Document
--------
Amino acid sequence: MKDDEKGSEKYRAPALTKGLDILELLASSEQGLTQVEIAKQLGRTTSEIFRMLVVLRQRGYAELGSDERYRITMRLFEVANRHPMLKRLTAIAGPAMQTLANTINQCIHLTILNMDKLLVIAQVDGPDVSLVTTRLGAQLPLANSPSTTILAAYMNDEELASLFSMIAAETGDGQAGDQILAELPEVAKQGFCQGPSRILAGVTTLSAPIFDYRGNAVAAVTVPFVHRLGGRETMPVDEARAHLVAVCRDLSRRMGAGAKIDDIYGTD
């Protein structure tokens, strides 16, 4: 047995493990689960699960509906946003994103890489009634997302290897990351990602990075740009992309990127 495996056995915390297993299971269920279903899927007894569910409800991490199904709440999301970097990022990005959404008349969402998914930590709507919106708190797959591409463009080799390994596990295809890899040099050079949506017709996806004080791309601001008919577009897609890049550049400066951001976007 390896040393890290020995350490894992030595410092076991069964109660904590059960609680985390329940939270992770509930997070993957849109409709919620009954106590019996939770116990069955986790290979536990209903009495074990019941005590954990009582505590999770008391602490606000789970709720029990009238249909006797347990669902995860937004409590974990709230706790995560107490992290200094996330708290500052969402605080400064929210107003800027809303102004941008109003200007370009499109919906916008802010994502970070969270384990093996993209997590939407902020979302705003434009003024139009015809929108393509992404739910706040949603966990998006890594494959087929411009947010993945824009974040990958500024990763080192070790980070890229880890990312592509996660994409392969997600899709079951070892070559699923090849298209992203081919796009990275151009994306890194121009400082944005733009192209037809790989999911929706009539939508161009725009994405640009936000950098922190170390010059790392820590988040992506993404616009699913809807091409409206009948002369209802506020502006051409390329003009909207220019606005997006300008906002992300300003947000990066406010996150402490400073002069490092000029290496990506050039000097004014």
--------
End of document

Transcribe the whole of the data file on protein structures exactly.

Amino acid sequence: MKDDEKGSEKYRAPALTKGLDILELLASSEQGLTQVEIAKQLGRTTSEIFRMLVVLRQRGYAELGSDERYRITMRLFEVANRHPMLKRLTAIAGPAMQTLANTINQCIHLTILNMDKLLVIAQVDGPDVSLVTTRLGAQLPLANSPSTTILAAYMNDEELASLFSMIAAETGDGQAGDQILAELPEVAKQGFCQGPSRILAGVTTLSAPIFDYRGNAVAAVTVPFVHRLGGRETMPVDEARAHLVAVCRDLSRRMGAGAKIDDIYGTD
């Protein structure tokens, strides 16, 4: 047995493990689960699960509906946003994103890489009634997302290897990351990602990075740009992309990127 495996056995915390297993299971269920279903899927007894569910409800991490199904709440999301970097990022990005959404008349969402998914930590709507919106708190797959591409463009080799390994596990295809890899040099050079949506017709996806004080791309601001008919577009897609890049550049400066951001976007 390896040393890290020995350490894992030595410092076991069964109660904590059960609680985390329940939270992770509930997070993957849109409709919620009954106590019996939770116990069955986790290979536990209903009495074990019941005590954990009582505590999770008391602490606000789970709720029990009238249909006797347990669902995860937004409590974990709230706790995560107490992290200094996330708290500052969402605080400064929210107003800027809303102004941008109003200007370009499109919906916008802010994502970070969270384990093996993209997590939407902020979302705003434009003024139009015809929108393509992404739910706040949603966990998006890594494959087929411009947010993945824009974040990958500024990763080192070790980070890229880890990312592509996660994409392969997600899709079951070892070559699923090849298209992203081919796009990275151009994306890194121009400082944005733009192209037809790989999911929706009539939508161009725009994405640009936000950098922190170390010059790392820590988040992506993404616009699913809807091409409206009948002369209802506020502006051409390329003009909207220019606005997006300008906002992300300003947000990066406010996150402490400073002069490092000029290496990506050039000097004014």